Within the fields of social stratification, the sociology of education, child development, and economics, there is clear evidence that poverty is negatively correlated with cognitive skills, test scores, and other measures of intellectual ability and academic achievement. However, researchers have not unpacked the full explanation for this (Guo and Harris 2000). Some argue that income alone provides the financial capital necessary for children to meet their growing needs (Smith et al. 1997). Others argue that higher incomes allow parents to provide a greater investment in children's cognitive growth, by doing things such as reading to their children and involving them in educationally enriched activities (Guo and Harris 2000; Mayer 1997).
One explanation for the class based gap in child cognitive skills that has not been fully explored is breastfeeding. Breastfeeding has the potential to explain at least part of these gaps considering the large body of literature claiming that breastfed babies score higher on IQ tests (Anderson et al. 1999; Kramer et al. 2008; Oddy et al. 2003), and that upper and middle class mothers are more likely to breastfeed (Dubois and Girard 2003). Additionally, public health officials have been putting increasing emphasis on rising rates of breastfeeding, particularly because of its purported ability to reduce health inequalities (Rippeyoung 2009; Wolf 2010).
To address this gap in the literature, I examined 3,521 Canadian children using the National Longitudinal Survey of Children and Youth (Cycles 6-8) to assess the relative mediating impacts of breastfeeding and home environment on poverty gaps in child IQ, as measured by the standardized scores of the Peabody Picture Vocabulary Test (PPVT) when they were four to five years old. Understanding the causes of these test score gaps is important because cognitive skills are related to a number of other measures of well-being. According to Haskins and Rouse (2005:2), "children who score poorly on tests of intellectual skills during the preschool years do less well in elementary and high school and are more likely to become teen parents, engage in criminal activities, suffer from unemployment, and become clinically depressed as adults." Thus, by uncovering ways in which these early disparities in academic achievement can be reduced, we can better address a number of interrelated social problems throughout the life course.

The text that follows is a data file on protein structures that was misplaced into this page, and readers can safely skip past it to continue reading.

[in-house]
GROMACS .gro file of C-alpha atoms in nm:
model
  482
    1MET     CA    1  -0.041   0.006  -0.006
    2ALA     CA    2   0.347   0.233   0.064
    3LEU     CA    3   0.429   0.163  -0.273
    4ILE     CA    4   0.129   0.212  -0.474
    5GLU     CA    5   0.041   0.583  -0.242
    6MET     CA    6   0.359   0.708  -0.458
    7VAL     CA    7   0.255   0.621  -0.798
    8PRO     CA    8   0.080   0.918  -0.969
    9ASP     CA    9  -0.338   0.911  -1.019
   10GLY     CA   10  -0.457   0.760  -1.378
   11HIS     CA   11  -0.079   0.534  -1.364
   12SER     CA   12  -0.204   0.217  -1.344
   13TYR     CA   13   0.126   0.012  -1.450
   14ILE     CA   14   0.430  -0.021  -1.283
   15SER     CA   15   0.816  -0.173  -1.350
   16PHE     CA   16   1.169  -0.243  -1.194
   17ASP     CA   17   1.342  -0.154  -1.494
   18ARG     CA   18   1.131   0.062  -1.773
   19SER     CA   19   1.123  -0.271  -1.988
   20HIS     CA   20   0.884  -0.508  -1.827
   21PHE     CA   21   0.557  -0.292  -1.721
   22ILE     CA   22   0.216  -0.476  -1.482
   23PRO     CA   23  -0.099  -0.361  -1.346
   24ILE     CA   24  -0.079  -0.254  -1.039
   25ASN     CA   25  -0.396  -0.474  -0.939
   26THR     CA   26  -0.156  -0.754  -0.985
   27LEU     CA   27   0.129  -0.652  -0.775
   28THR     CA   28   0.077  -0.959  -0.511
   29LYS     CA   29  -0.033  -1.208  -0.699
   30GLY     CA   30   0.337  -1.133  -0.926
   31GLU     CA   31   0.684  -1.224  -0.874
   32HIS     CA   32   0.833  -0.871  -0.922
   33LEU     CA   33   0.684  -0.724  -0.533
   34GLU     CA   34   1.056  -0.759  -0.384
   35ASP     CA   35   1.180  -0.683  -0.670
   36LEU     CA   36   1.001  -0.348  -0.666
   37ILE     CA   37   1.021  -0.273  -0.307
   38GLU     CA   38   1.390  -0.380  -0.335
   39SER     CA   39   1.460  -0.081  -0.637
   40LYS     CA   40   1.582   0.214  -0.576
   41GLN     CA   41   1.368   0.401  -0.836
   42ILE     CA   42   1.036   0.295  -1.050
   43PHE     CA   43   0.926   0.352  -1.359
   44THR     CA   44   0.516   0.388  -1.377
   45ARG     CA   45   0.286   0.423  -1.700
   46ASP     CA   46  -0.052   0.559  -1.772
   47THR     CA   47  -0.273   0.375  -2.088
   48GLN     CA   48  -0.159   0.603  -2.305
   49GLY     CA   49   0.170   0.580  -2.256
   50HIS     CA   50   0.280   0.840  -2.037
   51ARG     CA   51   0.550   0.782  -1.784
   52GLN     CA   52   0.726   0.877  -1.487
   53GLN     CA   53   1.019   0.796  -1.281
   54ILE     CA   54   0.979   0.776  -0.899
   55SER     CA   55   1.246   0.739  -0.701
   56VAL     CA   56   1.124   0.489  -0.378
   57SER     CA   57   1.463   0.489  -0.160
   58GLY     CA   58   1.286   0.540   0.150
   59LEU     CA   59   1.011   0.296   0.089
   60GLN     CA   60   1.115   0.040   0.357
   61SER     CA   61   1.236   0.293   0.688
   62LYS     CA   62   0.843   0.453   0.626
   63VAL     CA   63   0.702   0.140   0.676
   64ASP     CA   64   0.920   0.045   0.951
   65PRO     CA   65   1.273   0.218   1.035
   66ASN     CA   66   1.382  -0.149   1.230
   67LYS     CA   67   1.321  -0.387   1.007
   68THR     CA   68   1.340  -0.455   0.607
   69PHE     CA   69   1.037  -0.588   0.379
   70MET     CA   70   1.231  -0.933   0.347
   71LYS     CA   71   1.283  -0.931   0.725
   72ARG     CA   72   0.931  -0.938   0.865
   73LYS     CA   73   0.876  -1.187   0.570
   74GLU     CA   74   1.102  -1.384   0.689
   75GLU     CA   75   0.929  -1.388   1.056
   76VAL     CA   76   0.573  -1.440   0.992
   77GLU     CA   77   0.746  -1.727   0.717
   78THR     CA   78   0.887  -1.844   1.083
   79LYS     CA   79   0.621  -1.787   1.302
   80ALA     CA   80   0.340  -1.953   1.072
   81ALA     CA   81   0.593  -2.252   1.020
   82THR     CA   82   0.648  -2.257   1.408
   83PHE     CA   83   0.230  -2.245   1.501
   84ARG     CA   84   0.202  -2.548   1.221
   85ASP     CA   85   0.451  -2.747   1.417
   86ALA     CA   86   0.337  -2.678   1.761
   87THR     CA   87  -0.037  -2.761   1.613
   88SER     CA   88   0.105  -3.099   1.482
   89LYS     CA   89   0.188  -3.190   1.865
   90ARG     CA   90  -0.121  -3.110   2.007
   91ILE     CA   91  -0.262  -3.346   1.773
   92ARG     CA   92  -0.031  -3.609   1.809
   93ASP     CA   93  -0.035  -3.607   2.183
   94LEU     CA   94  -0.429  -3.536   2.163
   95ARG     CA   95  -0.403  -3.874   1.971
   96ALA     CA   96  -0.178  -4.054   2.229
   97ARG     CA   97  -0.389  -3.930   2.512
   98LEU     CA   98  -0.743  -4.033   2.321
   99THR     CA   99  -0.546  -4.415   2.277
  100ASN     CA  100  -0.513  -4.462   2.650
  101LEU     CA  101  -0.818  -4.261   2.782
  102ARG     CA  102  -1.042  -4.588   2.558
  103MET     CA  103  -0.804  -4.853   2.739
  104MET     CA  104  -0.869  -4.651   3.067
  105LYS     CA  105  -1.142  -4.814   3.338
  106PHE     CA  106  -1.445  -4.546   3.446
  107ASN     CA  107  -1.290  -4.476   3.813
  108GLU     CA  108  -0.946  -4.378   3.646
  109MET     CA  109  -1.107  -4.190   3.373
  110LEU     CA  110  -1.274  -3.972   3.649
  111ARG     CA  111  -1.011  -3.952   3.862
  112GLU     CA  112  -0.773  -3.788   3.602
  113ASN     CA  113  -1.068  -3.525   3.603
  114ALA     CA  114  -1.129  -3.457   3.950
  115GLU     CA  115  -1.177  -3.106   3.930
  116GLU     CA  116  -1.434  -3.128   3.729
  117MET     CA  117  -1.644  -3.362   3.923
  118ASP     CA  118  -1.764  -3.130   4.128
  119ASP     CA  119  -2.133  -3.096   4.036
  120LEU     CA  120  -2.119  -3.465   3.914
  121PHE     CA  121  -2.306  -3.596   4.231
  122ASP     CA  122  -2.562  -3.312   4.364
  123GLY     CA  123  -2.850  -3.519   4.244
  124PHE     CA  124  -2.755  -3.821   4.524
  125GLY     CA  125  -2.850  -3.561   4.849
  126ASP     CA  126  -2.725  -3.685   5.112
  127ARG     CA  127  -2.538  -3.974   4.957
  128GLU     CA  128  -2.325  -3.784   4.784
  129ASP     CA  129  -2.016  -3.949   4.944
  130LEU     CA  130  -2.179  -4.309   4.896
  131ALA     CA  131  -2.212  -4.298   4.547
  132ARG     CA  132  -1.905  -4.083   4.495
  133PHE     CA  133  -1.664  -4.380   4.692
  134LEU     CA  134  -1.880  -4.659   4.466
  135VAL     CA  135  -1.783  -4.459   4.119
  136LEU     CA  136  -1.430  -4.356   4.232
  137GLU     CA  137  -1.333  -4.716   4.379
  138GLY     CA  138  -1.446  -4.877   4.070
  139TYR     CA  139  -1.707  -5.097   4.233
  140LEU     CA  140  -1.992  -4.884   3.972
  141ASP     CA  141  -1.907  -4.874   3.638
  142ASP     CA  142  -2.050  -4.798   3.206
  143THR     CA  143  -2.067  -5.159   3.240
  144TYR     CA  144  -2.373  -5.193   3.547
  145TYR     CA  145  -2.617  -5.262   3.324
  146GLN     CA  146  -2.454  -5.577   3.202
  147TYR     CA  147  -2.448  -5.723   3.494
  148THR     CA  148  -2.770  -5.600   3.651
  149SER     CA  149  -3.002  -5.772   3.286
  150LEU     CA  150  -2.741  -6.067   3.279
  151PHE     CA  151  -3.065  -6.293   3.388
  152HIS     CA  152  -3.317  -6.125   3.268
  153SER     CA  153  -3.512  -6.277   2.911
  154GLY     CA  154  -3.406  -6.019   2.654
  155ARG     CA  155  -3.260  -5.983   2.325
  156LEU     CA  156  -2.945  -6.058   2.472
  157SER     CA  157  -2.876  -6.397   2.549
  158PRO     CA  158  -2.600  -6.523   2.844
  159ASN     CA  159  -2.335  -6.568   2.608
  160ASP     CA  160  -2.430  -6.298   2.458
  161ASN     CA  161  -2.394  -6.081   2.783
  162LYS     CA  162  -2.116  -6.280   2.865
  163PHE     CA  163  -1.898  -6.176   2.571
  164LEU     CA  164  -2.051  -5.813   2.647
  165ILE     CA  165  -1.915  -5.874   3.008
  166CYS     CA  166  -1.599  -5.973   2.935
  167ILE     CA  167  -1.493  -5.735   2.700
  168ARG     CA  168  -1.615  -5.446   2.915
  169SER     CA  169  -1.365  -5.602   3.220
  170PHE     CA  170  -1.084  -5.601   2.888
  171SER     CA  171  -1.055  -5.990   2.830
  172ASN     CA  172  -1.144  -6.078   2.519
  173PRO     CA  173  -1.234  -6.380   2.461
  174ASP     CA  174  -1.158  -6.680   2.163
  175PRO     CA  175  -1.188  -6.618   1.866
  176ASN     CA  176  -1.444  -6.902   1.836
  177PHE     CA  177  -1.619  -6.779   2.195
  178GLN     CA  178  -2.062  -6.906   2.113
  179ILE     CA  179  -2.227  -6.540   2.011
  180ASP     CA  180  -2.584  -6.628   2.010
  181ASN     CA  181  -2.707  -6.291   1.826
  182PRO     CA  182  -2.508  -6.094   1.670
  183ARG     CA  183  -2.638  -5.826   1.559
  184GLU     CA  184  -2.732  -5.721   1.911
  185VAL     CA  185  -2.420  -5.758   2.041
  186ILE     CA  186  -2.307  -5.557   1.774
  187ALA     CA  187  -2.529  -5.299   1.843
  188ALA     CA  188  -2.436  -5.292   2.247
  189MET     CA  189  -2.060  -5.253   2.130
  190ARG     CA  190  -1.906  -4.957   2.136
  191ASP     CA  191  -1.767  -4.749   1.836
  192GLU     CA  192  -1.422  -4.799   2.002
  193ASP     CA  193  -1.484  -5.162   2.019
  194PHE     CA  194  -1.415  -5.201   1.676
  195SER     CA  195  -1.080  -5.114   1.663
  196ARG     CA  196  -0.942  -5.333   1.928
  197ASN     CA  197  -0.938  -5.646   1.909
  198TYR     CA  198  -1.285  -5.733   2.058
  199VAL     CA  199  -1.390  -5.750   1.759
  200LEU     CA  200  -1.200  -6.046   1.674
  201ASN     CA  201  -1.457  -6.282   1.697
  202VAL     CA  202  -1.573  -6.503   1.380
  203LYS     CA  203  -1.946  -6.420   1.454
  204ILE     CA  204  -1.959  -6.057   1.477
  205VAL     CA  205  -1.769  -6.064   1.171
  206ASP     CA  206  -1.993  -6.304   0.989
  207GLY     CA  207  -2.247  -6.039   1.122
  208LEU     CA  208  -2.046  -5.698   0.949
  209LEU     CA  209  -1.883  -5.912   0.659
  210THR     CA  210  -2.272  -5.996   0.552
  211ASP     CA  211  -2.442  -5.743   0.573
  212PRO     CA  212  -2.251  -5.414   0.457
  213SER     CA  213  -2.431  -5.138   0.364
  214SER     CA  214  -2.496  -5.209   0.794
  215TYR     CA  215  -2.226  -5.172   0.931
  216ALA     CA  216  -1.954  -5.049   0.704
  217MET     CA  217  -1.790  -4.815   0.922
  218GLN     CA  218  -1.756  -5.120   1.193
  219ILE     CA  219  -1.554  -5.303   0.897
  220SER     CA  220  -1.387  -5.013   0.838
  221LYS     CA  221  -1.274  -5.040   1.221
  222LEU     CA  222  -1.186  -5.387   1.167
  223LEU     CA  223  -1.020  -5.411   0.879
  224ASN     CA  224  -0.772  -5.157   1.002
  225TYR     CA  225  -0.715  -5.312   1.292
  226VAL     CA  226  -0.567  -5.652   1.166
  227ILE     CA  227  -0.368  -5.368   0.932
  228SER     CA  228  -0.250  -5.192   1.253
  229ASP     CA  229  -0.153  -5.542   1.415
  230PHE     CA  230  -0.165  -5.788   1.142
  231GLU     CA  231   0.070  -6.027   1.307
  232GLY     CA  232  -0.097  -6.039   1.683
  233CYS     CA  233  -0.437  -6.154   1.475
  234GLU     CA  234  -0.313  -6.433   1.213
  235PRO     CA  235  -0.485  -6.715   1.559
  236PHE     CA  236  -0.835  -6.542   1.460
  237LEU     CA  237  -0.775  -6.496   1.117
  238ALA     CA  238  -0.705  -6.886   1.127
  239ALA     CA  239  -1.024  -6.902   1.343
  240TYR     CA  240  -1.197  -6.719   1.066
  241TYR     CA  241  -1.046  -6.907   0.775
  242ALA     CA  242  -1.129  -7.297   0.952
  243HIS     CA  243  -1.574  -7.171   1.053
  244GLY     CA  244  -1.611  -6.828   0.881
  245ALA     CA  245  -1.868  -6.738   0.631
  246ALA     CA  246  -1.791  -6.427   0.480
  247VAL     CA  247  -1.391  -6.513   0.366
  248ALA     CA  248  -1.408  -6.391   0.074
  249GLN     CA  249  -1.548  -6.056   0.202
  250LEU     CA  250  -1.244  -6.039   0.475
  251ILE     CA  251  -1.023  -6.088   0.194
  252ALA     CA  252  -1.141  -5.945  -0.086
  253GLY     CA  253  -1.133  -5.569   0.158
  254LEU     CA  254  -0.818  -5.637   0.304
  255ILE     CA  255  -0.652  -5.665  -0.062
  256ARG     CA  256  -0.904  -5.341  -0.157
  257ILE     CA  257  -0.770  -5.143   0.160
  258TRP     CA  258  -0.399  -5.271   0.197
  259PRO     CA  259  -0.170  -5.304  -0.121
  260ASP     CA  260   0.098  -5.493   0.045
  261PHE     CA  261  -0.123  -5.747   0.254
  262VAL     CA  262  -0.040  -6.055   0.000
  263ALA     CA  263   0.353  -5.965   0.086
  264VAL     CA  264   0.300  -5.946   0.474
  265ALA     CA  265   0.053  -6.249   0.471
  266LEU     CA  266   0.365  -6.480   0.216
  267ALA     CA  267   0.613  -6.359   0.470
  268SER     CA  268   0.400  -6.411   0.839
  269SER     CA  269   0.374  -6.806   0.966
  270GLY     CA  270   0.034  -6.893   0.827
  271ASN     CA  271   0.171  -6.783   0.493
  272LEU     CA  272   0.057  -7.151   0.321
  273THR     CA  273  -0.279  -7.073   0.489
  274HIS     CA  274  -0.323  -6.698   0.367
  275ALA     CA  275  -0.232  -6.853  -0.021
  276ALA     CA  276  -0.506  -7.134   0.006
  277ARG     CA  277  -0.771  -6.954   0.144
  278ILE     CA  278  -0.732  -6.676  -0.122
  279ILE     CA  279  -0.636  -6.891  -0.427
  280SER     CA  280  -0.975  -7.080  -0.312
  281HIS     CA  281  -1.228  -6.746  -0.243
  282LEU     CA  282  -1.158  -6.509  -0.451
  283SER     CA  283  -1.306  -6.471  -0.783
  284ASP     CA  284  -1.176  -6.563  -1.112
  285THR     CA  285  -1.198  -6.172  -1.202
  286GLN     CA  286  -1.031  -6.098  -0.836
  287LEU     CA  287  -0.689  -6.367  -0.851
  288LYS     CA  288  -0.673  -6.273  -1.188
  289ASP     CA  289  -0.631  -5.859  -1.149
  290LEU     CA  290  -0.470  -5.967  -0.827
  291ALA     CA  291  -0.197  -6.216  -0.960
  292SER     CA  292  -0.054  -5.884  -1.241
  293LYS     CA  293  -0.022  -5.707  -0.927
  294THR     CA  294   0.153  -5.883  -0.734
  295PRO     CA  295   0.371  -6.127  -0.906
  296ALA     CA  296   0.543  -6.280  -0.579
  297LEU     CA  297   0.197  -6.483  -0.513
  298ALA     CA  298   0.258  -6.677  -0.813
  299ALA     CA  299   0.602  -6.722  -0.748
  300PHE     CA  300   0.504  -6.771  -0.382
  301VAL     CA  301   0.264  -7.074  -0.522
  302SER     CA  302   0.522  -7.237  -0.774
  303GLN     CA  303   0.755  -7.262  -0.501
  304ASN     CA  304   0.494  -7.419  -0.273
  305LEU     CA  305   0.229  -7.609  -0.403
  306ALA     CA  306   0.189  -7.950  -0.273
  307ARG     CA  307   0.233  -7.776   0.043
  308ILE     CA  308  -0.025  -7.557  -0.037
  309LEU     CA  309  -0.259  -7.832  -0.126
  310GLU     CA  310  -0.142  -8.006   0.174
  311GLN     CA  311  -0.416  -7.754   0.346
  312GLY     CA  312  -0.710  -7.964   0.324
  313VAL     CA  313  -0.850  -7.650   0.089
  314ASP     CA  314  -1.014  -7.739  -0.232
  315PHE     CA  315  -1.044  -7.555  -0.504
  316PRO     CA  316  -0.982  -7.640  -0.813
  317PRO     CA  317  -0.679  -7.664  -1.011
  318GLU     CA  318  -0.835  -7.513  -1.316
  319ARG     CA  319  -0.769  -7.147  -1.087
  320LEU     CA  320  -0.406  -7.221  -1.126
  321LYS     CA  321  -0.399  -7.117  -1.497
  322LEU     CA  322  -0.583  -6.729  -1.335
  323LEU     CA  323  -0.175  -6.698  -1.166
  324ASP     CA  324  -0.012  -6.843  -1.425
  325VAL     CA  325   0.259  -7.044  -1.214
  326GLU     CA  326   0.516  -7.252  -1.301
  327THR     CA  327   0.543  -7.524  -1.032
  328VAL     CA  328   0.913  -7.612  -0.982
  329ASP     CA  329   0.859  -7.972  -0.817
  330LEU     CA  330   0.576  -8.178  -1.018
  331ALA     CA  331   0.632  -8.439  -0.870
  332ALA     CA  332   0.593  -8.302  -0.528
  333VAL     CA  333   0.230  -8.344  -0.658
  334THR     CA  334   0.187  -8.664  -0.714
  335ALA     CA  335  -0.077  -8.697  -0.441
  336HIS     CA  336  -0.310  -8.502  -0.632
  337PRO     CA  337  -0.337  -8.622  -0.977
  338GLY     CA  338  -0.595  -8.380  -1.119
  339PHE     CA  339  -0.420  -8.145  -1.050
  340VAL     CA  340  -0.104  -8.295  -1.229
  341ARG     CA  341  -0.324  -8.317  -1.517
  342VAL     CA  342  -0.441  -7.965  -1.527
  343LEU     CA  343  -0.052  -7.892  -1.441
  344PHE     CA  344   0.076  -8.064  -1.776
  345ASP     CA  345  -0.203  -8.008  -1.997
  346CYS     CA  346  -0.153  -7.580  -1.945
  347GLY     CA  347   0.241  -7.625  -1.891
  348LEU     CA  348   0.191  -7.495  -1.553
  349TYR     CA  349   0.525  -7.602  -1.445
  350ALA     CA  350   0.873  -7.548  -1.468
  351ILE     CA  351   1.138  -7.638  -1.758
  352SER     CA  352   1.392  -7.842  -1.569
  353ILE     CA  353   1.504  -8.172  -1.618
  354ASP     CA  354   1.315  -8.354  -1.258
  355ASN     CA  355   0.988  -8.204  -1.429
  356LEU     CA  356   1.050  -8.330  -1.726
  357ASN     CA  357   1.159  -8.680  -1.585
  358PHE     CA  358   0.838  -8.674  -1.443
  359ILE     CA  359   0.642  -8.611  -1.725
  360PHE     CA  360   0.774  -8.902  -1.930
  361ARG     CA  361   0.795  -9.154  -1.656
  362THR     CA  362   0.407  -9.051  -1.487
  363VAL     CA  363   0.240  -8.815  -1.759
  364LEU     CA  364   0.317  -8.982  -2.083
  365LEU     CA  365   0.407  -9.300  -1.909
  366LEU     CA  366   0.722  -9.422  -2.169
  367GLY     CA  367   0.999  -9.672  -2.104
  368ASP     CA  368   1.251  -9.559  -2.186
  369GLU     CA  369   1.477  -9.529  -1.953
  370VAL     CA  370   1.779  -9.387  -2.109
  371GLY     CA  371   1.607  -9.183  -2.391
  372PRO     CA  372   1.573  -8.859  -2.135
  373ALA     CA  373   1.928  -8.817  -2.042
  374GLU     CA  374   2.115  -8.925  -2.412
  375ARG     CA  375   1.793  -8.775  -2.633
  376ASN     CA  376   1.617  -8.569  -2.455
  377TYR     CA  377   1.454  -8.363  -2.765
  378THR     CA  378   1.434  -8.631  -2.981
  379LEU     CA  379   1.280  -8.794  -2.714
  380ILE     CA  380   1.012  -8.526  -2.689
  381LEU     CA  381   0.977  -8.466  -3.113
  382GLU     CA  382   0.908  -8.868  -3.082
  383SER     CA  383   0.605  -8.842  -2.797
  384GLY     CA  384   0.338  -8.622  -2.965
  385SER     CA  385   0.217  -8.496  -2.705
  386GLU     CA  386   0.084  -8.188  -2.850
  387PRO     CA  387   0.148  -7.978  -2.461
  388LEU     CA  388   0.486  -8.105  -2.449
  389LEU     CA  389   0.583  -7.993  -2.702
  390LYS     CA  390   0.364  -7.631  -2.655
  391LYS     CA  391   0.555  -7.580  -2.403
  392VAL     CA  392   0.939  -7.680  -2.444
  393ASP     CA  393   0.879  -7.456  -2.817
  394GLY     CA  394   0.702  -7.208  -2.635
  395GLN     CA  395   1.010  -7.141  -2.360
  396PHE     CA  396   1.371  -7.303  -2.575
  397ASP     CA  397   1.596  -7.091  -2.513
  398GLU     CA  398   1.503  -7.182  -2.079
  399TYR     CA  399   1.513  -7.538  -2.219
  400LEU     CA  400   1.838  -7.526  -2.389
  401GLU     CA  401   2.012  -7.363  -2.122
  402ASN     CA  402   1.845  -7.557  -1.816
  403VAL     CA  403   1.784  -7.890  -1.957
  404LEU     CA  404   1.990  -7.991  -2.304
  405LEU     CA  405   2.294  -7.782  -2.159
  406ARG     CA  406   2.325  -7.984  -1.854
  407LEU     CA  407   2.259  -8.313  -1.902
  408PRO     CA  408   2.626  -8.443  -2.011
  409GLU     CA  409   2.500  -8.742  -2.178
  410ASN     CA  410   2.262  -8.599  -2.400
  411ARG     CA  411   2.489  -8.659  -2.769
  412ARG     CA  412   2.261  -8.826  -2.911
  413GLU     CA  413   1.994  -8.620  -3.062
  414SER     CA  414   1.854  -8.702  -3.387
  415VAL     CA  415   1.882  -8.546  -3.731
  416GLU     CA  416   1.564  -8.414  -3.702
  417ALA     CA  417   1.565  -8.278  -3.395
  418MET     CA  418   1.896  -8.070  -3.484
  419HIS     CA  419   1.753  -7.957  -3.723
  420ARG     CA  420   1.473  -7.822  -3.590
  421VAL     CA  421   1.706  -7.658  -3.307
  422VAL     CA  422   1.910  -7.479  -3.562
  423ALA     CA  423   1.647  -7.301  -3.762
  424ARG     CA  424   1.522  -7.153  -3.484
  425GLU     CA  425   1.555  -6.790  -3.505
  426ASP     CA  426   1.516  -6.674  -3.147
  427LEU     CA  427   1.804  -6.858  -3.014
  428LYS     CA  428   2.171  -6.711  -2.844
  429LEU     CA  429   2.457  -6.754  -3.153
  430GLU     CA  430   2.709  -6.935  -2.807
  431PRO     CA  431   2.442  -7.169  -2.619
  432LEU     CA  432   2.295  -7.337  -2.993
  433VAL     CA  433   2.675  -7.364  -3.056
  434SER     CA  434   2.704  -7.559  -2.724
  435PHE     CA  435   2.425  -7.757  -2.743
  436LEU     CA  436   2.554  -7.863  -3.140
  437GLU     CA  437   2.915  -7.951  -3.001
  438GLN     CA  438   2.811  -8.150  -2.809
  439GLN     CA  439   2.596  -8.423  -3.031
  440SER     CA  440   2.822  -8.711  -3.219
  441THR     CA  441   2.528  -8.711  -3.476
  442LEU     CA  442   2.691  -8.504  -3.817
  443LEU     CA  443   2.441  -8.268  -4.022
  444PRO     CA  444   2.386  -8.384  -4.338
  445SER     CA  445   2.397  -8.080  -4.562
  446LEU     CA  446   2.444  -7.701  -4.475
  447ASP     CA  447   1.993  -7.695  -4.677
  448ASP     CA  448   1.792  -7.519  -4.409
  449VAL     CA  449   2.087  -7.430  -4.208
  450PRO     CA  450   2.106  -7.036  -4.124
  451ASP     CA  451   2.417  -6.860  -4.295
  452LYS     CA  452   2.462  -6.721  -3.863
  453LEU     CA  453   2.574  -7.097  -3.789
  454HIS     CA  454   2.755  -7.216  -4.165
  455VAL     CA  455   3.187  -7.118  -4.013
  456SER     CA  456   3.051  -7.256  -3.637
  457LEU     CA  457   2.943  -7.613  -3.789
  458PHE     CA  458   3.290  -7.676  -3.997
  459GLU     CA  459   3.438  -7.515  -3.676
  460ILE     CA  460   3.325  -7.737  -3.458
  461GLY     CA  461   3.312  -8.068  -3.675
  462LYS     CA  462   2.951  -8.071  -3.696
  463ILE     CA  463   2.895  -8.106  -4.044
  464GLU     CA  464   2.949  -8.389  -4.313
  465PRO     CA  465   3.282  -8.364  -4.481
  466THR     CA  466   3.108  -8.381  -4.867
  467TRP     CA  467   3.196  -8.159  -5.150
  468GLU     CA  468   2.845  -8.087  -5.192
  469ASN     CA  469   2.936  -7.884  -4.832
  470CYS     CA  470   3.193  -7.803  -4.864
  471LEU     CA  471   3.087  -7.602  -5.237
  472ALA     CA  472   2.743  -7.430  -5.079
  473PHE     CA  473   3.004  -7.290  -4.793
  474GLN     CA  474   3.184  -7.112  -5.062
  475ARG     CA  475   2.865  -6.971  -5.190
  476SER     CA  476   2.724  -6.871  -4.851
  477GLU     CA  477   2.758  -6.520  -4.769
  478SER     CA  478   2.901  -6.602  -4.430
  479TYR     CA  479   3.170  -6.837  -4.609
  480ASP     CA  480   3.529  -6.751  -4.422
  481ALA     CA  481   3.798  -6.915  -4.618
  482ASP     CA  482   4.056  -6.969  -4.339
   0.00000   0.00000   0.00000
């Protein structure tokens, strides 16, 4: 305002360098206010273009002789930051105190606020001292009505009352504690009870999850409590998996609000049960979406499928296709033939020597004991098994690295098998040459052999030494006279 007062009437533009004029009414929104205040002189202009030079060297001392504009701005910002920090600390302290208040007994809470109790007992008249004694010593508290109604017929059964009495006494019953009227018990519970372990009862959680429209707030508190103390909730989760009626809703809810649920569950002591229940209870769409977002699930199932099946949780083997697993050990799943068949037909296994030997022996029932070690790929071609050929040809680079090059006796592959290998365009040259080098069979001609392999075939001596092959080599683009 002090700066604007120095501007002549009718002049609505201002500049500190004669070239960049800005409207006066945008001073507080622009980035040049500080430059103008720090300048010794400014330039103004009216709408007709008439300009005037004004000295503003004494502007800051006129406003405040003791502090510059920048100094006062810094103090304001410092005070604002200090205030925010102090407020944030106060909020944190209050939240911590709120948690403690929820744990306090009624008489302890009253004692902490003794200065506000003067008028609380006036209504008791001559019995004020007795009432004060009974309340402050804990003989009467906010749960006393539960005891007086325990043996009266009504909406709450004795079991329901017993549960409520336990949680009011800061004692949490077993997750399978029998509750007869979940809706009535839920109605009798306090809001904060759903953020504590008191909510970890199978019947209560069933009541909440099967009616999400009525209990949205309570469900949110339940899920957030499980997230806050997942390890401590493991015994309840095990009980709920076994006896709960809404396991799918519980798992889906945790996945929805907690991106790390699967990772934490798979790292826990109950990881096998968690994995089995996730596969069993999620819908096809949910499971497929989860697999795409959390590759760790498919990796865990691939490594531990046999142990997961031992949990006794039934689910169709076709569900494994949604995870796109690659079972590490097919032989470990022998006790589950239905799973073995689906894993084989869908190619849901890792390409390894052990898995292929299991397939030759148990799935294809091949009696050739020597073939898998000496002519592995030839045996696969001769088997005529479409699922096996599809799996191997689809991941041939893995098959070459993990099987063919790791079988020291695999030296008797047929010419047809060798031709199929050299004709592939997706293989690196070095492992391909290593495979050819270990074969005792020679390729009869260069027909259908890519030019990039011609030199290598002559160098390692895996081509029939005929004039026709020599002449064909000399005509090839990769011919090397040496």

Review of the Literature
Income and Cognitive Skills Gaps
Income has been clearly shown to have a positive impact on test scores, both when measured in terms of poverty (e.g., poor or not poor) or in terms of income (e.g., on a scale) (Guo and Harris 2000; Janus and Duku 2007; Phipps and Curtis 2000). For instance, Phipps and Curtis (2000) found that depending on how poverty is measured, poor children score between 3.154-4.586 points lower than children who are not poor on the PPVT using the first cycle of the NLSCY.
Smith et al. (1997) examined the role of income and poverty on a number of achievement and intelligence tests in the United States. Using both the Infant Health and Development Program (IHDP) data on low birth weight 5 year olds and the Children of the National Longitudinal Survey of Youth (C-NLSY) in the United States, they found that when looking at mean differences on a variety of intelligence, achievement, and verbal ability tests (the Bayley Scales, the Stanford-Binet IQ test, the Peabody Picture Vocabulary Test-Revised [used in this analysis], Peabody Individual Achievement Test, and the Wechsler Preschool and Primary Scale of Intelligence), poverty (measured by income to needs and the duration of poverty) has a consistently negative effect on children's cognitive achievement. They also found that the 2-7 year olds who were "very poor" scored 7-12 points lower than "near-poor" children. They interpret this to mean that increasing incomes to near-poor levels among the very poor could have a dramatic impact on children's cognitive scores. …